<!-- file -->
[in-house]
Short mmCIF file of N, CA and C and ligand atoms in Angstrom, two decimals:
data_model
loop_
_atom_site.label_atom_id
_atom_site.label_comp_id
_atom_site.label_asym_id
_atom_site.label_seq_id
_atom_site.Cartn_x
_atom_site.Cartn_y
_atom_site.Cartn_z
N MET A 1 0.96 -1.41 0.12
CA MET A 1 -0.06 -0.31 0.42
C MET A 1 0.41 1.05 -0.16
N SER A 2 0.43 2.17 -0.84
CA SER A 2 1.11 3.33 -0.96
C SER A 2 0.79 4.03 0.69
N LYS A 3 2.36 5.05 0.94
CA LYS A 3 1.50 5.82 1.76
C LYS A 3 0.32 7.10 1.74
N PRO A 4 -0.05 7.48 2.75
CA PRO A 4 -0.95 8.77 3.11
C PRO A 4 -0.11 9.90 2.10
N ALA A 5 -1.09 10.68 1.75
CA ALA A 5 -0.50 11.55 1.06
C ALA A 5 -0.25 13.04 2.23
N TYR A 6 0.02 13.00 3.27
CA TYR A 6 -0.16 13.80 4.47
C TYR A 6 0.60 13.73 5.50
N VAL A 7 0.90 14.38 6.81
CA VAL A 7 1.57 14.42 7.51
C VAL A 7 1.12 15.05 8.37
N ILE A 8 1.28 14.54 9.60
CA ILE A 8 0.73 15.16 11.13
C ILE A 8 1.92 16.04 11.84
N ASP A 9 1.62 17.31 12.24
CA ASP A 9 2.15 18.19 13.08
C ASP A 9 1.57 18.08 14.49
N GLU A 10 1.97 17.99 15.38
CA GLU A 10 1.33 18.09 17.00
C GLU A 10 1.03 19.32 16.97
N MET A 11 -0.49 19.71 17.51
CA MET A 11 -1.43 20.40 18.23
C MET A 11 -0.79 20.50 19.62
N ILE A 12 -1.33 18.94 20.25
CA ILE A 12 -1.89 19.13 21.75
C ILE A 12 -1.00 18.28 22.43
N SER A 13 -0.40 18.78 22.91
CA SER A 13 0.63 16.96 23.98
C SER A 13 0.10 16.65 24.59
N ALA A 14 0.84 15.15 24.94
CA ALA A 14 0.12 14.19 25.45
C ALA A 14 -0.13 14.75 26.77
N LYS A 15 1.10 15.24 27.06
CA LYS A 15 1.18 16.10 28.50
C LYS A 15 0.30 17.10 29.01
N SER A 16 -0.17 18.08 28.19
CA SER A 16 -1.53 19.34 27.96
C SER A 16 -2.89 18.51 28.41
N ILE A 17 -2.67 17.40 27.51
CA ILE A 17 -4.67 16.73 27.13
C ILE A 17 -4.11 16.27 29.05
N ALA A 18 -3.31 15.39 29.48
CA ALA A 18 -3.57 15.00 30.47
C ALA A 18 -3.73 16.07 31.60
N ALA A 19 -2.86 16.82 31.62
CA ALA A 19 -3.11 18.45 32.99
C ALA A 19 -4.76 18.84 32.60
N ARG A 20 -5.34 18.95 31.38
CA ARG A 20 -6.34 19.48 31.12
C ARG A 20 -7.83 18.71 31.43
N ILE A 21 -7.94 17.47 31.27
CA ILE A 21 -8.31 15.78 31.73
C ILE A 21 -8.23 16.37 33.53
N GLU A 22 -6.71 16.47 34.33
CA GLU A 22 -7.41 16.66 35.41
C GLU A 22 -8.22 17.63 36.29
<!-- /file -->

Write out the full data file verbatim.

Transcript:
[in-house]
Short mmCIF file of N, CA and C and ligand atoms in Angstrom, two decimals:
data_model
loop_
_atom_site.label_atom_id
_atom_site.label_comp_id
_atom_site.label_asym_id
_atom_site.label_seq_id
_atom_site.Cartn_x
_atom_site.Cartn_y
_atom_site.Cartn_z
N MET A 1 0.96 -1.41 0.12
CA MET A 1 -0.06 -0.31 0.42
C MET A 1 0.41 1.05 -0.16
N SER A 2 0.43 2.17 -0.84
CA SER A 2 1.11 3.33 -0.96
C SER A 2 0.79 4.03 0.69
N LYS A 3 2.36 5.05 0.94
CA LYS A 3 1.50 5.82 1.76
C LYS A 3 0.32 7.10 1.74
N PRO A 4 -0.05 7.48 2.75
CA PRO A 4 -0.95 8.77 3.11
C PRO A 4 -0.11 9.90 2.10
N ALA A 5 -1.09 10.68 1.75
CA ALA A 5 -0.50 11.55 1.06
C ALA A 5 -0.25 13.04 2.23
N TYR A 6 0.02 13.00 3.27
CA TYR A 6 -0.16 13.80 4.47
C TYR A 6 0.60 13.73 5.50
N VAL A 7 0.90 14.38 6.81
CA VAL A 7 1.57 14.42 7.51
C VAL A 7 1.12 15.05 8.37
N ILE A 8 1.28 14.54 9.60
CA ILE A 8 0.73 15.16 11.13
C ILE A 8 1.92 16.04 11.84
N ASP A 9 1.62 17.31 12.24
CA ASP A 9 2.15 18.19 13.08
C ASP A 9 1.57 18.08 14.49
N GLU A 10 1.97 17.99 15.38
CA GLU A 10 1.33 18.09 17.00
C GLU A 10 1.03 19.32 16.97
N MET A 11 -0.49 19.71 17.51
CA MET A 11 -1.43 20.40 18.23
C MET A 11 -0.79 20.50 19.62
N ILE A 12 -1.33 18.94 20.25
CA ILE A 12 -1.89 19.13 21.75
C ILE A 12 -1.00 18.28 22.43
N SER A 13 -0.40 18.78 22.91
CA SER A 13 0.63 16.96 23.98
C SER A 13 0.10 16.65 24.59
N ALA A 14 0.84 15.15 24.94
CA ALA A 14 0.12 14.19 25.45
C ALA A 14 -0.13 14.75 26.77
N LYS A 15 1.10 15.24 27.06
CA LYS A 15 1.18 16.10 28.50
C LYS A 15 0.30 17.10 29.01
N SER A 16 -0.17 18.08 28.19
CA SER A 16 -1.53 19.34 27.96
C SER A 16 -2.89 18.51 28.41
N ILE A 17 -2.67 17.40 27.51
CA ILE A 17 -4.67 16.73 27.13
C ILE A 17 -4.11 16.27 29.05
N ALA A 18 -3.31 15.39 29.48
CA ALA A 18 -3.57 15.00 30.47
C ALA A 18 -3.73 16.07 31.60
N ALA A 19 -2.86 16.82 31.62
CA ALA A 19 -3.11 18.45 32.99
C ALA A 19 -4.76 18.84 32.60
N ARG A 20 -5.34 18.95 31.38
CA ARG A 20 -6.34 19.48 31.12
C ARG A 20 -7.83 18.71 31.43
N ILE A 21 -7.94 17.47 31.27
CA ILE A 21 -8.31 15.78 31.73
C ILE A 21 -8.23 16.37 33.53
N GLU A 22 -6.71 16.47 34.33
CA GLU A 22 -7.41 16.66 35.41
C GLU A 22 -8.22 17.63 36.29